Five Questions for Stir-fry Expert Grace Young
Grace Young, known as a wok evangelist, has won many awards including the IACP Le Cordon Bleu International Cookbook Awards for her first book The Wisdom of the Chinese Kitchen: Classic Family Recipes for Celebration and Healing and her second book The Breath of a Wok: Unlocking the Spirit of Chinese Wok Cooking Through Recipes and Lore. After spending 3 1/2 years on her latest project, she recently came out with her third book Stir-Frying to the Sky’s Edge: The Ultimate Guide to Mastery, with Authentic Recipes and Stories, which has gotten rave reviews for her demystified, detailed, and easy-to-follow guide for home wok-cooking.
You can find Grace Young on the web at www.graceyoung.com and on Twitter @stirfrygrace. She will be also discussing Chinese cooking techniques and its evolution under the title of “Wok the Wok and Talk the Talk” at the Asian Feastival in Queens on Labor Day, September 6th, a one-day event celebrating Asian culinary cultures.
She was kind enough to answer some questions for the ZenKimchi Korean Food Journal. Just as in her books, her genuine enthusiasm for wok-cooking came through in our interview.
1) You mentioned in an interview that your second book The Breath of a Wok started from your realization that Chinese cooking was losing its classical roots, especially wok cooking. Do you see other cooking tools, methods or ingredients that are losing grounds that you’d like to see preserved or revived?
I think the fundamental problem in our society is that recipes are not being handed down from generation to generation. People have less time to cook and children are not growing up learning basic cooking skills from their parents. This is particularly sad to see with Chinese culinary traditions because the culture is so rich. With that in mind everything is at risk of being lost from the most basic knowledge of how to use a wok and steamer to all the fundamental cooking methods.
2) How do you see the balance of keeping up with tradition (e.g., wok cooking) vs. convenience (e.g., investment in time and practice to get used to wok cooking and seasoning a wok)?
It takes about 15 minutes to season a new wok so the process couldn’t be more “convenient.” With that small investment you become part of a culinary tradition that is over 2000 years old. A traditional cast-iron or carbon-steel wok is what I call an ancient nonstick pan. As it becomes more seasoned with cooking the pan creates a natural nonstick surface which means it requires minimal oil for cooking. Dishes cooked in an iron wok also absorb dietary iron giving added nutritional benefit. Best yet, food tastes extraordinary. For me, there is no question that wok cooking traditions must be maintained.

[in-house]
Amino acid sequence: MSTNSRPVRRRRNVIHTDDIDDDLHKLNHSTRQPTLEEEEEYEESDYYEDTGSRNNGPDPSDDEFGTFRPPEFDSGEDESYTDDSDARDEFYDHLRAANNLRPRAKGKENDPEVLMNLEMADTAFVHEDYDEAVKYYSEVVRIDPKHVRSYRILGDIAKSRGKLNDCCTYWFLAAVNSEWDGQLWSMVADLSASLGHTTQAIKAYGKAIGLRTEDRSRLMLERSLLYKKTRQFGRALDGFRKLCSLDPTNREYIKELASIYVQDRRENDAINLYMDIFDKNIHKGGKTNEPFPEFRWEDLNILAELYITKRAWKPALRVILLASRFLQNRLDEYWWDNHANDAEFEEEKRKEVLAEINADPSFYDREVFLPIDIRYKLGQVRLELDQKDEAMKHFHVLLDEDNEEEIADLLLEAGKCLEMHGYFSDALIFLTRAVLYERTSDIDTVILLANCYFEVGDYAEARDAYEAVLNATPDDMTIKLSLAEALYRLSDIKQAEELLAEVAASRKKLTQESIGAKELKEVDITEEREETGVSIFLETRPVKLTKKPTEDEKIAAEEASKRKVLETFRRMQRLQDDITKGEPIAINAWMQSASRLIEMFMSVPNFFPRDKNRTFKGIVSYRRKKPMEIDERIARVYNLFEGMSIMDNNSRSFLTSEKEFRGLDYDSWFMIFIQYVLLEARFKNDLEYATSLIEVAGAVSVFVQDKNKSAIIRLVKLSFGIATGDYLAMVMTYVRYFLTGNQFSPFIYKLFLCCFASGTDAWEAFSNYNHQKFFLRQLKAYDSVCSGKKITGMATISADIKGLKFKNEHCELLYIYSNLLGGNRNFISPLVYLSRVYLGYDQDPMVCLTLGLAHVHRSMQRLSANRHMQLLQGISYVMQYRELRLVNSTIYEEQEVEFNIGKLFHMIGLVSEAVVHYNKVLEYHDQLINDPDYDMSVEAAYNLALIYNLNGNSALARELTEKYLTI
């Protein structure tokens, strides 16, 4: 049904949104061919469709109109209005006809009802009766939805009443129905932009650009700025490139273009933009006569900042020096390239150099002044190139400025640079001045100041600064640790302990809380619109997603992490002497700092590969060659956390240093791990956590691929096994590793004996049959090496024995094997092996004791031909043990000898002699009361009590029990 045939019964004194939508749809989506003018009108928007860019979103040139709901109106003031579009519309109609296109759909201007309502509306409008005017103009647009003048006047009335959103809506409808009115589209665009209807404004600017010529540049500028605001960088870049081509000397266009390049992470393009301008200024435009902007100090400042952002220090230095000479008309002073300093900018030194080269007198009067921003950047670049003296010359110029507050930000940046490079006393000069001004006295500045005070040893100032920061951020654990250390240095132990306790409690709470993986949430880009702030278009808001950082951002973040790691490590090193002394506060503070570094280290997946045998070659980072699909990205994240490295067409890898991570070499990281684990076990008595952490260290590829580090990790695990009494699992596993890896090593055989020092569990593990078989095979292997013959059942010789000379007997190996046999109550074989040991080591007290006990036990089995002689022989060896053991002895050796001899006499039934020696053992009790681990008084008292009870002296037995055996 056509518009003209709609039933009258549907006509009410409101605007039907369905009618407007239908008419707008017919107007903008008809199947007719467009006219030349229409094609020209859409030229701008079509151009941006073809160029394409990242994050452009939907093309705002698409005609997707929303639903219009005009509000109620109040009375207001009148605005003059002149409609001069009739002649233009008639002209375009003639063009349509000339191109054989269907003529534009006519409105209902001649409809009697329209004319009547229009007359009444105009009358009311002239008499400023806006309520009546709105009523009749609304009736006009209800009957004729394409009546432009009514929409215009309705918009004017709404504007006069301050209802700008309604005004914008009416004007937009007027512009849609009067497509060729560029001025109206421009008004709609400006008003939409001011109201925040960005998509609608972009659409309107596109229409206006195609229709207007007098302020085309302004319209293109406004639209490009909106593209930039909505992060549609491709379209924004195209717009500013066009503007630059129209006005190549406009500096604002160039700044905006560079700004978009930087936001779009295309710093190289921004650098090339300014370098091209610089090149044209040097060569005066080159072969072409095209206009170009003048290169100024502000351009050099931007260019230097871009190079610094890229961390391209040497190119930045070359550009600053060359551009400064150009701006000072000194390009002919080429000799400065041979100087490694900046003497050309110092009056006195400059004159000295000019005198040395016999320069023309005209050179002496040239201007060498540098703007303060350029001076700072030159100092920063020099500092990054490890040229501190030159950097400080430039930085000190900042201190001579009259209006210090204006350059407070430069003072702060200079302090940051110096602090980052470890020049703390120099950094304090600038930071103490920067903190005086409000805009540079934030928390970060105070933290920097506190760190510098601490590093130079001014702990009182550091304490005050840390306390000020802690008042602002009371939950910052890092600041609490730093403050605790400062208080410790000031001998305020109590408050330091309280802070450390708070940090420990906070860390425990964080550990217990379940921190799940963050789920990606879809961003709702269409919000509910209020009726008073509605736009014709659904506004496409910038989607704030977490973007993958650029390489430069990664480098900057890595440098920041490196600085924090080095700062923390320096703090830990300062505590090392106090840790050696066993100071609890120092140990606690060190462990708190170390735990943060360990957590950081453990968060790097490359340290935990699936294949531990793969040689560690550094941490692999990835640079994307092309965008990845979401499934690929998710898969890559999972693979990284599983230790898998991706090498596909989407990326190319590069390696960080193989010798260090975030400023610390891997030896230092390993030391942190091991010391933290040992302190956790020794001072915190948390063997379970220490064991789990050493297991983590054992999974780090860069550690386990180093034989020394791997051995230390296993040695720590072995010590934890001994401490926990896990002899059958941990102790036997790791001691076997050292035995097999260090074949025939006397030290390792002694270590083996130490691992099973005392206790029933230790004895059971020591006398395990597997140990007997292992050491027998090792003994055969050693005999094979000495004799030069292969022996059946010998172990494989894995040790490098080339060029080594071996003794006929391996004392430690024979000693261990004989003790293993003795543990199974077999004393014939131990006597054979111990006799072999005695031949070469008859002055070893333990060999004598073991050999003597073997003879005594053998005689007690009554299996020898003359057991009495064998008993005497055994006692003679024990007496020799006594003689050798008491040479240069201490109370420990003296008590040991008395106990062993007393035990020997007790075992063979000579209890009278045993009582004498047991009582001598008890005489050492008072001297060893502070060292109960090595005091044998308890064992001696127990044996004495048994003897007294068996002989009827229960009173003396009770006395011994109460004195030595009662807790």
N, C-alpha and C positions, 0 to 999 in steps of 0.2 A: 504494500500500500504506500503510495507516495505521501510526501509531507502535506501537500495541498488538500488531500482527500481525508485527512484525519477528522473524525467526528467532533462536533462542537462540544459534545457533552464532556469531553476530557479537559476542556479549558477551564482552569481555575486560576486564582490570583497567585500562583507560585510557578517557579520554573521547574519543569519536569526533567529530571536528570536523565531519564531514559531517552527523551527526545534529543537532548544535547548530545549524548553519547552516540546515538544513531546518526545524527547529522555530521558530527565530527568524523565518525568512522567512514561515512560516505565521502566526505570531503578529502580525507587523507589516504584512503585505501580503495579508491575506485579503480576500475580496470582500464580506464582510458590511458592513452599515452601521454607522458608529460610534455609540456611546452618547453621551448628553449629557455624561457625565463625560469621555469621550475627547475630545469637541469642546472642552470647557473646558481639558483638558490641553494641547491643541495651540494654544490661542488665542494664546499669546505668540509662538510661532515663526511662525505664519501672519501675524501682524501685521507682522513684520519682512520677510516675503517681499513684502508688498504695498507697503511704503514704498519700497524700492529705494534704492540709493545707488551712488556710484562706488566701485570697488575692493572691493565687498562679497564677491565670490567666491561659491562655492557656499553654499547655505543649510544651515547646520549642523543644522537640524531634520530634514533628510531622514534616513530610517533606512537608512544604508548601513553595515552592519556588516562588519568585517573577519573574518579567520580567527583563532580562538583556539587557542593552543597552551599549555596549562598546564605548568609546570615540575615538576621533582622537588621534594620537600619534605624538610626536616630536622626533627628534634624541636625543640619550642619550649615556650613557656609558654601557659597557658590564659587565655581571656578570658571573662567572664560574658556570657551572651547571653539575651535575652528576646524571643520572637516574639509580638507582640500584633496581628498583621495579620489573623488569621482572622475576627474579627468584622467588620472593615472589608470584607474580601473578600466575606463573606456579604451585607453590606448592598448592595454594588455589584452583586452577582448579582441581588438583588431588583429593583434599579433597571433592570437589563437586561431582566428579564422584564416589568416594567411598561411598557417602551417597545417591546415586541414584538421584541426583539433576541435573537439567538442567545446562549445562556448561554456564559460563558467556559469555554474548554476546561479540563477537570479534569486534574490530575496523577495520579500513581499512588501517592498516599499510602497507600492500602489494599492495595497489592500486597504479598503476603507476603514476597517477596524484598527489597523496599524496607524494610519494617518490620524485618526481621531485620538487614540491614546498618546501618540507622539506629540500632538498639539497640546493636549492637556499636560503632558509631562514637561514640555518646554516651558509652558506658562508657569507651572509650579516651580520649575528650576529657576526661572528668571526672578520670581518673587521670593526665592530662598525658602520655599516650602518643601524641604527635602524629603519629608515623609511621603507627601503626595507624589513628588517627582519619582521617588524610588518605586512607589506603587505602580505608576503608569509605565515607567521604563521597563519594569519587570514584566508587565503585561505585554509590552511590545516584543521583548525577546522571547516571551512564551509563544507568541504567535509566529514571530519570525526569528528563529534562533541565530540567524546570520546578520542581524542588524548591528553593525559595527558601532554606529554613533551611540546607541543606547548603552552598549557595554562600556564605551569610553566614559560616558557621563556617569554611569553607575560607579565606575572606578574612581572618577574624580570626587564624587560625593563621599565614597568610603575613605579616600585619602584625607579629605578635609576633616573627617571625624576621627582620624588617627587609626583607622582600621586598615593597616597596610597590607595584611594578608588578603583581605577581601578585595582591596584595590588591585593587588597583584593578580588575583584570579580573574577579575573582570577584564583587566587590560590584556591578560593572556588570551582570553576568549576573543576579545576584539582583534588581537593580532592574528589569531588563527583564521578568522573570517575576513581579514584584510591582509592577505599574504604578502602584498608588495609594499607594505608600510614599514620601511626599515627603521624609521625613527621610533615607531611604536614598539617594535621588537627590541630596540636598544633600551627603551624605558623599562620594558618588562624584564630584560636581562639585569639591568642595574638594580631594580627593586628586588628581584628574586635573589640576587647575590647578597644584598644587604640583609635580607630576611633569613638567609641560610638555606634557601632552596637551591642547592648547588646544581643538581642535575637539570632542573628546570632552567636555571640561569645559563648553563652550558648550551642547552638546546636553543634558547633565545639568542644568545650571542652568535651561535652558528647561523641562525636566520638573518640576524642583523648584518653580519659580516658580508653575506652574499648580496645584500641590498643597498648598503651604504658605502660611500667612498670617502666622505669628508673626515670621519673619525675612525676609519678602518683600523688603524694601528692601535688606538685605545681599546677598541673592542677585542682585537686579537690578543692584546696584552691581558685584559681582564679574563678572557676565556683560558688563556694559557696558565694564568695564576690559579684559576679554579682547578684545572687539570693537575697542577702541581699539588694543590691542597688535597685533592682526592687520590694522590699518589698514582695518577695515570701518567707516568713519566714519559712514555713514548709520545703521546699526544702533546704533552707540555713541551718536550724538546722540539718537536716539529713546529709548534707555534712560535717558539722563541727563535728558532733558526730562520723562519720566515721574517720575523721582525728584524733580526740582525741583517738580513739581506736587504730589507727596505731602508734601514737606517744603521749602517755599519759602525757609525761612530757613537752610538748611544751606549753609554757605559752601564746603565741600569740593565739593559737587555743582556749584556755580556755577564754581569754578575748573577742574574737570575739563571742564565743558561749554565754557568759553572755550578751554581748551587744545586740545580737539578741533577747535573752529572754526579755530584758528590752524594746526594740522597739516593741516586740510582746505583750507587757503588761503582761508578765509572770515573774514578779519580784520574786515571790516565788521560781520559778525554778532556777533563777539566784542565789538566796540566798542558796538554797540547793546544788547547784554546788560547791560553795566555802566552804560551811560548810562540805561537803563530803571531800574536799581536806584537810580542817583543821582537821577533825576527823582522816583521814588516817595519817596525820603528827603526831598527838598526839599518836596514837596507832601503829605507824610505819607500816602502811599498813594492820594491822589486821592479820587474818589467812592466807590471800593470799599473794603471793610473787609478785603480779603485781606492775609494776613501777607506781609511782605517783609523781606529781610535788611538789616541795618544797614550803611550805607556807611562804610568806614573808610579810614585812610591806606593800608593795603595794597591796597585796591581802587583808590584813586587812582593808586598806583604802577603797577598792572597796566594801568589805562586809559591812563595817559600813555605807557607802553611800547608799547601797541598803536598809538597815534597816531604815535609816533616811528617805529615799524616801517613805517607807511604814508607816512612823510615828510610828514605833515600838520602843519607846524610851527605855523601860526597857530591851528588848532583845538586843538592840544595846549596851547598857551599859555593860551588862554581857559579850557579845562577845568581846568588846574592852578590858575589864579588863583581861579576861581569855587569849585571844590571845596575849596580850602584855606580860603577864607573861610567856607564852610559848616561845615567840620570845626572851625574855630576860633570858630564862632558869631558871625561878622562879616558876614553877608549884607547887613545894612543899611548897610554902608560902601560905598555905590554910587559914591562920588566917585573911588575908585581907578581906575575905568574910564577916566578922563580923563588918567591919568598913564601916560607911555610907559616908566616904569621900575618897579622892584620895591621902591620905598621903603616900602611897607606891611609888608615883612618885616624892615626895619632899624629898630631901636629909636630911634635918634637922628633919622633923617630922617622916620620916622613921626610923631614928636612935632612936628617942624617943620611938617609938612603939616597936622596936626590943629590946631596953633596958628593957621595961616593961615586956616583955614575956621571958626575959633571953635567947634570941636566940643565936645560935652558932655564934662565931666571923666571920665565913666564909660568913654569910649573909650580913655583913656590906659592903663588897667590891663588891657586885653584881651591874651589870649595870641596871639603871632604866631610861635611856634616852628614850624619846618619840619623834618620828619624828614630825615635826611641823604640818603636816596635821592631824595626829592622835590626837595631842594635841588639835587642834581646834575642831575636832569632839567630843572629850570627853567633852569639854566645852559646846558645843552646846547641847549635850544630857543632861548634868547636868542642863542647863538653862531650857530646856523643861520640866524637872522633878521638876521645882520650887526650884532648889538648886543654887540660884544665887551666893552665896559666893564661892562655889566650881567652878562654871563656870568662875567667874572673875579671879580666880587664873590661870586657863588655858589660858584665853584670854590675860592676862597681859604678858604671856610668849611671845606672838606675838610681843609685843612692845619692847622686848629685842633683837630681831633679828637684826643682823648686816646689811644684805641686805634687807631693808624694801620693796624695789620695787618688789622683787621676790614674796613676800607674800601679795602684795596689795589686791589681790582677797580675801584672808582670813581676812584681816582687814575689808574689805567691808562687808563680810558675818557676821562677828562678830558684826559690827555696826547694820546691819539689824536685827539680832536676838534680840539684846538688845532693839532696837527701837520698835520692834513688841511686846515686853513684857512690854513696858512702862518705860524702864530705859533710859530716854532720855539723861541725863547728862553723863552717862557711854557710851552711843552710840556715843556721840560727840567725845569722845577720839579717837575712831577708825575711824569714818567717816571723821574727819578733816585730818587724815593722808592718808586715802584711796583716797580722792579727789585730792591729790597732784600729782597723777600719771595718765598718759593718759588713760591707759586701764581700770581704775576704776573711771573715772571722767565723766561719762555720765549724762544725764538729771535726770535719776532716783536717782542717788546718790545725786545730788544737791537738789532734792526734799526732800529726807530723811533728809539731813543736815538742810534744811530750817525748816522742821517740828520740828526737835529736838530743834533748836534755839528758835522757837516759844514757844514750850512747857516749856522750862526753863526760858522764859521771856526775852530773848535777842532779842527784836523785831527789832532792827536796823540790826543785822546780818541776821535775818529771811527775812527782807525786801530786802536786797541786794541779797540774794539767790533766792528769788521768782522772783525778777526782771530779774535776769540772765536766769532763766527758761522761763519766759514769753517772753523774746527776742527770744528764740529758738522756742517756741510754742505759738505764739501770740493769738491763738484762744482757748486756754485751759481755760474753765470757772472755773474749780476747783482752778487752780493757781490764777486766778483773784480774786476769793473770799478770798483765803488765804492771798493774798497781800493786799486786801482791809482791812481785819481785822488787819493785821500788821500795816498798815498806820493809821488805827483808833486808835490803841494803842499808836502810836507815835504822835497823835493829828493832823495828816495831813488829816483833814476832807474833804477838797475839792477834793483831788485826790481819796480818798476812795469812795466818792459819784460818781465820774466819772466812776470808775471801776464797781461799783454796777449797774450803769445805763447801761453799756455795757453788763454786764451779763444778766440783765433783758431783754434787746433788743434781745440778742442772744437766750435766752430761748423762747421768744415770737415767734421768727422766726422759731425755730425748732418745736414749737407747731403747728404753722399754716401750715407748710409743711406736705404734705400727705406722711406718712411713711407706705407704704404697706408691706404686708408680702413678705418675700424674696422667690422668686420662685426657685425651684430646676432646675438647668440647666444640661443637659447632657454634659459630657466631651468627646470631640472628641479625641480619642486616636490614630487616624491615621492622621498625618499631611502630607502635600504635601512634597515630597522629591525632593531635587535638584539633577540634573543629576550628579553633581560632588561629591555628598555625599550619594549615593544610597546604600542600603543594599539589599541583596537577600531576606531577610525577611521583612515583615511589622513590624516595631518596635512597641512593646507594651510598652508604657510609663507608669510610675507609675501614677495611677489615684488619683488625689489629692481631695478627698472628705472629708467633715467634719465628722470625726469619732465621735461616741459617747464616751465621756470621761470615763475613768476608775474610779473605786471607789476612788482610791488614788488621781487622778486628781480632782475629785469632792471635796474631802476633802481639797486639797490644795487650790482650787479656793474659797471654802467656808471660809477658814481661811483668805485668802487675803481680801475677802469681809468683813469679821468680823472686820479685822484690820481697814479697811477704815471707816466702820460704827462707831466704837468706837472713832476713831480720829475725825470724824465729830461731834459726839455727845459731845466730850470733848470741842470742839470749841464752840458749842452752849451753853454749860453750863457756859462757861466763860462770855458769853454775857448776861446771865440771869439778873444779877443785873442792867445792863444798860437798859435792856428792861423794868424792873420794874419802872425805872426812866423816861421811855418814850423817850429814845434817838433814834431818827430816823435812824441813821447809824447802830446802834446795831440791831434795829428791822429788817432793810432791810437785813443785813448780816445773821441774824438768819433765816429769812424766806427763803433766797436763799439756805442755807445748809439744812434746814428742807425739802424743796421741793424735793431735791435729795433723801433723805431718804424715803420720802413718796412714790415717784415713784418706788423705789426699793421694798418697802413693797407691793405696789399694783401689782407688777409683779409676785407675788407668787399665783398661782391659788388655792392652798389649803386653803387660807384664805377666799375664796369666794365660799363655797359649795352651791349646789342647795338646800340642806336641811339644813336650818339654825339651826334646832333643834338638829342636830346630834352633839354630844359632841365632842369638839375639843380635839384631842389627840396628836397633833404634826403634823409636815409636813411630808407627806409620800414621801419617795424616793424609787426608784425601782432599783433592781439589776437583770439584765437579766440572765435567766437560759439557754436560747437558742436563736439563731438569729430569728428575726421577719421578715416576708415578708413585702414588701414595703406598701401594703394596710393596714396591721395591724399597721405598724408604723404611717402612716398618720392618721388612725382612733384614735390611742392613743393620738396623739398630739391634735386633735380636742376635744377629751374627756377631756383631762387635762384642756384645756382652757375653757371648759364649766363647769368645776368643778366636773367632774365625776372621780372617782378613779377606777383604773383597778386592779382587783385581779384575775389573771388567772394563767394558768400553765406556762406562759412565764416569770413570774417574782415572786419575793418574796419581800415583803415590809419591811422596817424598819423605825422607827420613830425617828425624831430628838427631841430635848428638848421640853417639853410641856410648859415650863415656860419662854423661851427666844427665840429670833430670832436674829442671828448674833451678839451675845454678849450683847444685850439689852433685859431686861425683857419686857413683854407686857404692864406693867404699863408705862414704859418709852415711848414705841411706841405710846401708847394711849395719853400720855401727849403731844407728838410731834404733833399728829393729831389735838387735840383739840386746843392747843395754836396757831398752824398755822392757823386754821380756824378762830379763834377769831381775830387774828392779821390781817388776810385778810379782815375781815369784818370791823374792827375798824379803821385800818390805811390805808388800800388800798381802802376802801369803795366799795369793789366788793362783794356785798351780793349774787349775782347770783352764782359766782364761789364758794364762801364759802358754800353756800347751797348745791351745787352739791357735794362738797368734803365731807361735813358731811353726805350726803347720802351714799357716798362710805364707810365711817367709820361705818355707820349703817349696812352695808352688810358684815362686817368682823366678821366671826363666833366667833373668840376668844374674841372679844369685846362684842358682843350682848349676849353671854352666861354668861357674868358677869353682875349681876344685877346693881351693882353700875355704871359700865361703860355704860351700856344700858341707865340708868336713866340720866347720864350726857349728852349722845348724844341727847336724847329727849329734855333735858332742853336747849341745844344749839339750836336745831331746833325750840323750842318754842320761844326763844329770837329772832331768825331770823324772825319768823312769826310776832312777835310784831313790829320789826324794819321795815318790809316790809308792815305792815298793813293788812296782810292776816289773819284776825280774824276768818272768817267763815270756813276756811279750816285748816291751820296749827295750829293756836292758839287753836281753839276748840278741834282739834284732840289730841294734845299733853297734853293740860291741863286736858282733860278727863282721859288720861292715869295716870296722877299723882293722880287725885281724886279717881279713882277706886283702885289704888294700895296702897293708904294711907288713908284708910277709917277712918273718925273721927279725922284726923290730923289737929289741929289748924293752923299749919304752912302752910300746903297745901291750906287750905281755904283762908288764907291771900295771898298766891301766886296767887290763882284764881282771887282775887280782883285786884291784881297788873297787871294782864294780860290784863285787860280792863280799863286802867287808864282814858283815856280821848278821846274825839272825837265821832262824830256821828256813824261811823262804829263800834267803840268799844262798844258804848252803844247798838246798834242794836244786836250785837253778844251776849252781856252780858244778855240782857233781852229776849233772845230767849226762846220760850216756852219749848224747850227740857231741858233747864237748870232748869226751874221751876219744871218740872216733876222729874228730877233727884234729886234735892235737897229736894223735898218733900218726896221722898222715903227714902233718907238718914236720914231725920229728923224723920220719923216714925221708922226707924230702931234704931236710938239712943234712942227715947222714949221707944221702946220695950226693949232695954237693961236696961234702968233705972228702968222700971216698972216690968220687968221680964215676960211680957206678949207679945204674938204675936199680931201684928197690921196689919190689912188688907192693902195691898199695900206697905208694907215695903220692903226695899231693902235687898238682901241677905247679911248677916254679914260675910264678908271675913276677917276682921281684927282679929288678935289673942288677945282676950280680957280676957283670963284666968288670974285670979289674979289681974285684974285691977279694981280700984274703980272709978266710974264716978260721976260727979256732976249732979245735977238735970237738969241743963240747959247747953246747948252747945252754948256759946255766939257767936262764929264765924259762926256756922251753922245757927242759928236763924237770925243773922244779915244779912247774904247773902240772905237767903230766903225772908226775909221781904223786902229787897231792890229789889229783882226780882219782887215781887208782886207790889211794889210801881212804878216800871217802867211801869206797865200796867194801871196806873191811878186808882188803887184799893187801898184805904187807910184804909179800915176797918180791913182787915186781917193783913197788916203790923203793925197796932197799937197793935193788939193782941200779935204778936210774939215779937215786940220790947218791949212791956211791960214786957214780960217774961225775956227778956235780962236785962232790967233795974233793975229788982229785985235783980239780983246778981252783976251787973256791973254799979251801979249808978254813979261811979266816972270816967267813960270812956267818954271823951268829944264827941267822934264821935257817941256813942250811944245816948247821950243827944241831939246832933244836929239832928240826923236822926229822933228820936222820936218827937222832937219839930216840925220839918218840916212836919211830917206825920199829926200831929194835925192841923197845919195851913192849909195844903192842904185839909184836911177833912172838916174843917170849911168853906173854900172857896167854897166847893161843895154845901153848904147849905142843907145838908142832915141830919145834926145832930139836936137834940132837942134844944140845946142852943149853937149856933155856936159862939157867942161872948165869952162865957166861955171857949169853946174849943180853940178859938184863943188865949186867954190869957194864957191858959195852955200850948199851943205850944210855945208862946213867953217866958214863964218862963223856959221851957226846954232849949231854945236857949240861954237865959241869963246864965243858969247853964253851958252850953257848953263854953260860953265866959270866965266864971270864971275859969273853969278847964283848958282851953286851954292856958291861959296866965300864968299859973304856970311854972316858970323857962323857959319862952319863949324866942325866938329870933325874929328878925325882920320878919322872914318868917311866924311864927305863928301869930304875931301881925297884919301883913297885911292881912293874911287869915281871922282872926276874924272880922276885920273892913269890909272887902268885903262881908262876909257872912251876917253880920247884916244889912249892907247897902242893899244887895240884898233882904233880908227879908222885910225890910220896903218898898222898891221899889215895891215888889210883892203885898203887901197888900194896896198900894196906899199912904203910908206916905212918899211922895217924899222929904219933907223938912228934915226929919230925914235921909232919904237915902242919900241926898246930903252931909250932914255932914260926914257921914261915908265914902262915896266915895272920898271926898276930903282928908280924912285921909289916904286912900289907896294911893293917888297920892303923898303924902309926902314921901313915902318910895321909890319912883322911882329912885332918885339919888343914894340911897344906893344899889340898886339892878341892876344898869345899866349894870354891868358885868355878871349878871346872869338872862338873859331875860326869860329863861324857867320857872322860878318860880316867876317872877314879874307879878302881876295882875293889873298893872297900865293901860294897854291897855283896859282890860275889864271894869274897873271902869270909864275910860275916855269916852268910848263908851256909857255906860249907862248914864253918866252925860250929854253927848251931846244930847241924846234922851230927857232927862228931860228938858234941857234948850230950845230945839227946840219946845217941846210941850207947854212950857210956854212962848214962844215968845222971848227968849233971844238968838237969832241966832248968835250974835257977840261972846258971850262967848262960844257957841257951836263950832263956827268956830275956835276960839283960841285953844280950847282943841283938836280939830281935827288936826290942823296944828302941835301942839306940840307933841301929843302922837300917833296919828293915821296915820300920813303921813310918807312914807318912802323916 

3) You show us a few examples of how a wok is not limited to what many consider as traditional Chinese cooking in your third book Stir-Frying to the Sky’s Edge. What are some of the most unusual dishes or combinations you made with your wok?
Most people assume a wok is only used for Asian cooking, but I fry bacon, scramble eggs, and even pan-fry steaks in my wok. As you mentioned, some of the cooks I interviewed in researching Stir-Frying to the Sky’s Edge taught me some wild stir-fries. I think the two most unusual dishes are the Stir-Fried Bagels with Cabbage and Bacon which originated in Beijing and Stir-Fried Watermelon Rind!
4) At any point in your culinary career, did you face any inner conflict between your Chinese and American self? How did you resolve it? I became curious about this after reading about how you addressed the concept of ‘yin yang harmony’ in food in your first book The Wisdom of the Chinese Kitchen, which seems naturally understood by many Asians but completely a foreign concept to others.
I never felt an inner conflict between being Chinese and American. I would say for most of my life I identified with being American except I felt Chinese when it came to food. When I wrote my first cookbook, The Wisdom of the Chinese Kitchen, I set out just to record my family’s recipes. As I cooked with my parents, I was surprised at how they opened up. My parents, who are very private, began to share memories of their days in China and of when they first came to America. So in documenting my family’s cooking I accidentally came to learn a large part of my family’s history and in doing so could meld my two worlds.
5) What did you have for dinner last night?
I cooked Stir-Fried Tomato Beef and served it with steamed rice for my husband and me. I used heirloom tomatoes from the farmers’ market. The tomatoes are at the height of their season and have incredible flavor.